The solution here is to consider your environment and requirements. If the risk isn’t worth the reward use the Disallow standard users from changing the PIN or password setting in Group Policy. Find this setting living in the Computer ConfigurationAdministrative TemplatesWindows ComponentsBitLocker Drive EncryptionOperating System Drives GPO container.

Fig 1 - Disallow User PIN Change GP

Getting started

Turning on BitLocker in Windows 8 is simple and straightforward. Begin by opening the Charms Bar, clicking on the Search Charm, entering BitLocker in the search textbox, and then click Settings. Click BitLocker Drive Encryption in the results list and you’ll be whisked to the BitLocker Drive Encryption Control Panel Applet.

The BitLocker Drive Encryption Control Panel Applet shows the PC’s hard drives, including removable storage such as USB keys and the like. Like I said, it’s as simple as clicking Turn on BitLocker next to the drive letter you want encrypted. BitLocker will do a quick system check, and if all goes well it will ask how you wish to unlock the drive. If you wish to use a password select that option then you’ll be asked to enter and confirm the password and click Next.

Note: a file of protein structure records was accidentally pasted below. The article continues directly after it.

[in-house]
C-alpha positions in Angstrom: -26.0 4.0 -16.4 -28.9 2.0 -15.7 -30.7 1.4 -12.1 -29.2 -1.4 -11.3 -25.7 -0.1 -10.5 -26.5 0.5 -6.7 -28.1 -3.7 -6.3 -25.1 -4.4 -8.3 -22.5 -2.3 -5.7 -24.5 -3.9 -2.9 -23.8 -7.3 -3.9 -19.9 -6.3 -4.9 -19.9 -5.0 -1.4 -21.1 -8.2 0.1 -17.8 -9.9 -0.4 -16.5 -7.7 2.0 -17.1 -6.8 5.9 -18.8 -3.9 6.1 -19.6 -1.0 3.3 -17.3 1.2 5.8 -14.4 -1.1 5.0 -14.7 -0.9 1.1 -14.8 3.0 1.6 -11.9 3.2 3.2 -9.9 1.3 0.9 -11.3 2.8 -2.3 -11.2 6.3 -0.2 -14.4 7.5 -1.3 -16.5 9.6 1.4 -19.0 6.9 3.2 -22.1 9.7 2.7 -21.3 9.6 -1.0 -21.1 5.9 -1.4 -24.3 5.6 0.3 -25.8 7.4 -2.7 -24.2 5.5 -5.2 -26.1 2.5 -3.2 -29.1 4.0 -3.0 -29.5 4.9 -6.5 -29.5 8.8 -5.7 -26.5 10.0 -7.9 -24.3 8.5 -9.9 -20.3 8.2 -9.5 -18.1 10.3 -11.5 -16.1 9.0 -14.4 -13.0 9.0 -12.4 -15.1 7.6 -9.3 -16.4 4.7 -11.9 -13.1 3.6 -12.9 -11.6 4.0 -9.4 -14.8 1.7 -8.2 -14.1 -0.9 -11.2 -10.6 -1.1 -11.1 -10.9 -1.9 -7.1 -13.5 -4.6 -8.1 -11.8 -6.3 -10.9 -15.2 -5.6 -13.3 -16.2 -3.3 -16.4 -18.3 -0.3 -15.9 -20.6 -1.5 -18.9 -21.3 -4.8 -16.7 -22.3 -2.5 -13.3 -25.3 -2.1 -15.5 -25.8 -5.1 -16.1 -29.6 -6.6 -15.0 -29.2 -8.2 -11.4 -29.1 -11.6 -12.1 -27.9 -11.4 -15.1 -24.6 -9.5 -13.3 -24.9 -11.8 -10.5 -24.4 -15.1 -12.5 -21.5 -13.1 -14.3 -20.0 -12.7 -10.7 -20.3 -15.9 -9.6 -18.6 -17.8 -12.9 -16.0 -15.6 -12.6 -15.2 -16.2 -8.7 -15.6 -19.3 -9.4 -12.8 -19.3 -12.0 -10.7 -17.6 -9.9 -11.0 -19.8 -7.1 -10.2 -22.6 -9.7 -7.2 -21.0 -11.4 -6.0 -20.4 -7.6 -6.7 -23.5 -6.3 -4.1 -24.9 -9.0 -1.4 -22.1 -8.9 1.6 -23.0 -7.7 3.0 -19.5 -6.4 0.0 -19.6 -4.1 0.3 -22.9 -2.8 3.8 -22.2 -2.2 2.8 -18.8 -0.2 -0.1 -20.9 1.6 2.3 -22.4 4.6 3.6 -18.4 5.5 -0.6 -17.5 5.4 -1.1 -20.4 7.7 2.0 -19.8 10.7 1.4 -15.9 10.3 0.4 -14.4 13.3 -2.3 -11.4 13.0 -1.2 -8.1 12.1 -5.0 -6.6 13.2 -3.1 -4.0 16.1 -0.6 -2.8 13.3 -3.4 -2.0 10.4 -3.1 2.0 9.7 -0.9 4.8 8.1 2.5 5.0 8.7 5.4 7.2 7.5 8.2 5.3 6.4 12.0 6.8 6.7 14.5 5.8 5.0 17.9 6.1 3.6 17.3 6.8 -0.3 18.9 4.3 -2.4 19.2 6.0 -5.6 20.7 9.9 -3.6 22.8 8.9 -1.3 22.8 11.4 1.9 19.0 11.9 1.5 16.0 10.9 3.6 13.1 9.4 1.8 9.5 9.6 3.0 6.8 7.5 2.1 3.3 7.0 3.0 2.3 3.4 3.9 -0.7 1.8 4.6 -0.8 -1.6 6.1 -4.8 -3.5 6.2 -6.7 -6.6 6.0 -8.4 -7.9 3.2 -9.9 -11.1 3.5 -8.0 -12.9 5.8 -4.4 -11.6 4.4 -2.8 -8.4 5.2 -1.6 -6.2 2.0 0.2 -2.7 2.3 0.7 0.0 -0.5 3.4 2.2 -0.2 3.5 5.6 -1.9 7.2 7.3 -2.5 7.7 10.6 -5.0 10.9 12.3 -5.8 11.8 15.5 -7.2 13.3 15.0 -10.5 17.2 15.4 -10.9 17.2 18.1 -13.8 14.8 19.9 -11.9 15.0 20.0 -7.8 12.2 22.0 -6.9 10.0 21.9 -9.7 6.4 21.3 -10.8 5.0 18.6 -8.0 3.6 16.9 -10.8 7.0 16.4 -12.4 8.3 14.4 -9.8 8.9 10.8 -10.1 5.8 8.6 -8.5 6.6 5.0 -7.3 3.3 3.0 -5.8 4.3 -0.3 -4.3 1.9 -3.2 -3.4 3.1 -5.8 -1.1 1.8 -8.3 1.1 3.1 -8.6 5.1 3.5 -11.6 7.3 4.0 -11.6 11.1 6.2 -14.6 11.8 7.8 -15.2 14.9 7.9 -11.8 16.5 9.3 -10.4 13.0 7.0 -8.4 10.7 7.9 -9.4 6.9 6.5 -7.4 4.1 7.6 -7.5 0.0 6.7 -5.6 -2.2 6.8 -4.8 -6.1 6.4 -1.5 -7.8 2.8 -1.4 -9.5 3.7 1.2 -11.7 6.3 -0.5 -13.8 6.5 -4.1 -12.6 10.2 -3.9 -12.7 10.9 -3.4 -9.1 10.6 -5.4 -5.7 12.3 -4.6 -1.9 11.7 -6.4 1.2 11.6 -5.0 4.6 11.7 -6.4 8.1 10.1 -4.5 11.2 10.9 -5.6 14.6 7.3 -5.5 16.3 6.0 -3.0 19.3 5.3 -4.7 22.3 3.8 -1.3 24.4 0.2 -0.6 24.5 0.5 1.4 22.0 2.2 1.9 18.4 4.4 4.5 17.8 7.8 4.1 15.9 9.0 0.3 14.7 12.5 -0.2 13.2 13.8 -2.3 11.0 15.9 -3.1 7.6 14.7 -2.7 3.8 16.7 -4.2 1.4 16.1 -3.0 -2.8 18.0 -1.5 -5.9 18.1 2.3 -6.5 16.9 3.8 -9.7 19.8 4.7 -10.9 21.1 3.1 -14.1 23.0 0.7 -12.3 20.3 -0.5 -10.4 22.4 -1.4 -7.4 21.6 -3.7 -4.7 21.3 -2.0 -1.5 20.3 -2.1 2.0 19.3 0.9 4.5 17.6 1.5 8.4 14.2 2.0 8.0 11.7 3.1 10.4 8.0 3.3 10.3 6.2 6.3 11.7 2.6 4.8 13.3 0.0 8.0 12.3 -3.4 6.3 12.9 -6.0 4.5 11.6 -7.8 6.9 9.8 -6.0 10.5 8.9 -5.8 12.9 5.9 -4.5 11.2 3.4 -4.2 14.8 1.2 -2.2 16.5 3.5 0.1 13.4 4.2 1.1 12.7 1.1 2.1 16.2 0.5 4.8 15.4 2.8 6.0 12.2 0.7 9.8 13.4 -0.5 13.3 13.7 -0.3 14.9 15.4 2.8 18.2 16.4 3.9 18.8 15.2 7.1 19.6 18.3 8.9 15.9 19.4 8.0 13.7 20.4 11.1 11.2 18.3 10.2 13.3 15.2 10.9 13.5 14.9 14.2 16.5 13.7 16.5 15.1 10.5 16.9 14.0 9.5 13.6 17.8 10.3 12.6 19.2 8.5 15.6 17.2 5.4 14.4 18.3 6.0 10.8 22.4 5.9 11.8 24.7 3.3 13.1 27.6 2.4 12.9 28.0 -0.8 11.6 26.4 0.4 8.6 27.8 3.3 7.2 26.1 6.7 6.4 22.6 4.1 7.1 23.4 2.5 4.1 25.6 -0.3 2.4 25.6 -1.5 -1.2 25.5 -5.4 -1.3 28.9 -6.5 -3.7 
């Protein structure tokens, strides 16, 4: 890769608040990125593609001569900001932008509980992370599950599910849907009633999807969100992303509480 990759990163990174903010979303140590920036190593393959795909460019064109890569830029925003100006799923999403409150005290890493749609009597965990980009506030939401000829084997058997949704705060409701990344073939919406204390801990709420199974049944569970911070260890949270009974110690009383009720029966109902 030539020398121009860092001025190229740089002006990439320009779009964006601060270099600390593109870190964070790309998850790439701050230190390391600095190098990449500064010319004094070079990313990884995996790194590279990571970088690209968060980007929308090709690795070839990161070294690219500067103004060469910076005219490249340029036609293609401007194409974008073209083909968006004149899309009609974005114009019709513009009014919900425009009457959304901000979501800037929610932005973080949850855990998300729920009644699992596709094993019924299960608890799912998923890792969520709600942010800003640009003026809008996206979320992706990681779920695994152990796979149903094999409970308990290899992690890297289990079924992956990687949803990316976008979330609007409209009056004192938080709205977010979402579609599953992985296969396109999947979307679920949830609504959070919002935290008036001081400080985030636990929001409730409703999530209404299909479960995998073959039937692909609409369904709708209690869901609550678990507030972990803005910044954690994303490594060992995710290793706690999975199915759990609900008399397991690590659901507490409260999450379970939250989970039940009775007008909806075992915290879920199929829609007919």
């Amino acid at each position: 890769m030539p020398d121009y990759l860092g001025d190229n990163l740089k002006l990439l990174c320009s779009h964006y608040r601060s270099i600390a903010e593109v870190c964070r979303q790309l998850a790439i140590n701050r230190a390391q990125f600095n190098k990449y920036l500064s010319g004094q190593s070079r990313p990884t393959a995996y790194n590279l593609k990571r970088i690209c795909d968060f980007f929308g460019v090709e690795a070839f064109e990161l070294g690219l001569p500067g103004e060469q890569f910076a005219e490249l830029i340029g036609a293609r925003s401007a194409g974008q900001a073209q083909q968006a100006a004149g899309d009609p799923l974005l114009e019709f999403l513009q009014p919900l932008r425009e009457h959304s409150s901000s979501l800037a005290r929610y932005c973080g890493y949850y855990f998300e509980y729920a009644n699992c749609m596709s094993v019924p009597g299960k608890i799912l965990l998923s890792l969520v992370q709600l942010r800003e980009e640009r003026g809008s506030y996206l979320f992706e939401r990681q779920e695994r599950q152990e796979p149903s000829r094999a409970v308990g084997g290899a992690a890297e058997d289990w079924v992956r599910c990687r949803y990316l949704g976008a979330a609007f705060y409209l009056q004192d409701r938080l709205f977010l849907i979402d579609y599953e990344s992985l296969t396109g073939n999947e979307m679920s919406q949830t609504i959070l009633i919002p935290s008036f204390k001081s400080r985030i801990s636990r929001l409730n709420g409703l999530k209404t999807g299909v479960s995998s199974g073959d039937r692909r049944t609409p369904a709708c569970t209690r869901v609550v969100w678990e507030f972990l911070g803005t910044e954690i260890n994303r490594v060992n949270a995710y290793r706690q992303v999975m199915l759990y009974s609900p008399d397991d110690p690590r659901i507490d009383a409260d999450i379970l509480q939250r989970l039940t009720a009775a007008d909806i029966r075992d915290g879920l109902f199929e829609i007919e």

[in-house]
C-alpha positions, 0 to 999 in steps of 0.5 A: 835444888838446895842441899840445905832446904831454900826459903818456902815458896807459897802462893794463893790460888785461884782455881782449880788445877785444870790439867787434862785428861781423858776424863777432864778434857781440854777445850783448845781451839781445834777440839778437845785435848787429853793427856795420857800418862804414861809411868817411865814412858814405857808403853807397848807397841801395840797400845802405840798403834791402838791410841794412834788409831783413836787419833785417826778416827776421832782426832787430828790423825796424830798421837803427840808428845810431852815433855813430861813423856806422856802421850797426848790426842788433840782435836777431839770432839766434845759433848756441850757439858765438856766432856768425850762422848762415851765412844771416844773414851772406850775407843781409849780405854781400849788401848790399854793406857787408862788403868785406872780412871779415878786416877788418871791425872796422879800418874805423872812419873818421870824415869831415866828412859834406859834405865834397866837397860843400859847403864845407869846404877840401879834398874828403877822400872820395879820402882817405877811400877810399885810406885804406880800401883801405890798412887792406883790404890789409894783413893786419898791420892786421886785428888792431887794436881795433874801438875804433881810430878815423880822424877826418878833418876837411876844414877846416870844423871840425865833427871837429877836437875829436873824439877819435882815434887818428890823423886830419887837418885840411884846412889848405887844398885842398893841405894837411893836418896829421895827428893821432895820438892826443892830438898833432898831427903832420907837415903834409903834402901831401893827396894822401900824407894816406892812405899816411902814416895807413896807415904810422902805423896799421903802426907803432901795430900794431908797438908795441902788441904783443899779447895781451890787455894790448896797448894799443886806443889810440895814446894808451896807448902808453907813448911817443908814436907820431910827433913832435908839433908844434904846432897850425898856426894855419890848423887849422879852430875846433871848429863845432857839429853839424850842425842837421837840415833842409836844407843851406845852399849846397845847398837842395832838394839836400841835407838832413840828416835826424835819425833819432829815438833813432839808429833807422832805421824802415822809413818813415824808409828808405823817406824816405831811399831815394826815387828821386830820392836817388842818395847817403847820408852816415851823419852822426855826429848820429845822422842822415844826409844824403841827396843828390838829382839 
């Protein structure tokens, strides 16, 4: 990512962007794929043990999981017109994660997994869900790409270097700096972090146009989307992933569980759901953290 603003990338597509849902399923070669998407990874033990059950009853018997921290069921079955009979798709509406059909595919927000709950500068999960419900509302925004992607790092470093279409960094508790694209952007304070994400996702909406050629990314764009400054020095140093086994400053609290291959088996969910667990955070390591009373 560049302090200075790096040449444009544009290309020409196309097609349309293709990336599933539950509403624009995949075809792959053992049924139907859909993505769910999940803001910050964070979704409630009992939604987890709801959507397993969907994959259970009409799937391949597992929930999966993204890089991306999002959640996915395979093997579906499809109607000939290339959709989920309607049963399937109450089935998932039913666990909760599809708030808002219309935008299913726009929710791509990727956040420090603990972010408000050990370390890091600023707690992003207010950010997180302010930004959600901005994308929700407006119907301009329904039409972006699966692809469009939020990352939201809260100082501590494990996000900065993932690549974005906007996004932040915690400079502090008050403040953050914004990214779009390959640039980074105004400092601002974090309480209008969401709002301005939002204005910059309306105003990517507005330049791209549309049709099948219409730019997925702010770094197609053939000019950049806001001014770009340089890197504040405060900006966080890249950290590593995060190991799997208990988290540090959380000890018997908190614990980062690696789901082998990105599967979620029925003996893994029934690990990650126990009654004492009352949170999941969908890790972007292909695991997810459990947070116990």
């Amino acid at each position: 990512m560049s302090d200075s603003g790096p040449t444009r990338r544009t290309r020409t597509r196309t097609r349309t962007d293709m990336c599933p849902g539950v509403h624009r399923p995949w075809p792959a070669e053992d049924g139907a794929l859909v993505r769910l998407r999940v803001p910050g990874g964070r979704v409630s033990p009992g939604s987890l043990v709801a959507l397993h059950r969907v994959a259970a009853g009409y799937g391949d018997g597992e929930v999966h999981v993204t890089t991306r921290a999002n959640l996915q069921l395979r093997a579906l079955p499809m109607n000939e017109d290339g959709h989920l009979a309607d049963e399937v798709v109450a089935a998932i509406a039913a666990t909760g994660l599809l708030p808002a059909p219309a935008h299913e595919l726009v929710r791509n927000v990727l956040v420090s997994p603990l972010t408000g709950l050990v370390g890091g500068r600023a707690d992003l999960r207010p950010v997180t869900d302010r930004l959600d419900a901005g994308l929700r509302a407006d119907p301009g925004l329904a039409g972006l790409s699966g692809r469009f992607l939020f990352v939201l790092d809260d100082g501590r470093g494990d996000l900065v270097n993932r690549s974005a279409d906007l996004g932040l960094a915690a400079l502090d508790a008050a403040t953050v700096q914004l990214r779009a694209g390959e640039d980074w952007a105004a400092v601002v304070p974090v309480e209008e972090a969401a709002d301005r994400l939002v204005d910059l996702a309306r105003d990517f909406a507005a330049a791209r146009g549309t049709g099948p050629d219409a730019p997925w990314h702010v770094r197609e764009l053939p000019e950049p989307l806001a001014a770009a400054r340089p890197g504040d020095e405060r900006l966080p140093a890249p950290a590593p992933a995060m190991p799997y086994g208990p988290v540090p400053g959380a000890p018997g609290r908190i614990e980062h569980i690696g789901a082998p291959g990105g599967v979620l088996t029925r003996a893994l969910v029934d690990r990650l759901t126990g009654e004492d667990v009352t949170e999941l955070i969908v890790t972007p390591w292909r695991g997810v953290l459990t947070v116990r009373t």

The next step is critically important. BitLocker needs to know where to back up the Recovery Key. The Recovery Key is the absolute only way to unencrypt your drive if the password is misplaced. Without the password or the recovery key the drive might as well be a Frisbee.

Due to this important factor, I strongly suggest saving the backup key to your Microsoft Account, a USB drive, or a network share.

Stay secure on the go: USB encryption video

Fig 2 - BitLocker Choose Recovery Key Location

It’s possible to back up the recovery key to Active Directory if you’re working in a domain environment. The recovery information is stored in the computer object, but that is a topic for another article.

Now that the Recovery Key is backed up—you did back it up, right? Select how to encrypt the drive. Choices are used disk space only or entire drive. I suggest used disk space only as it’s a much faster option and one of the benefits to BitLocker in Windows 8.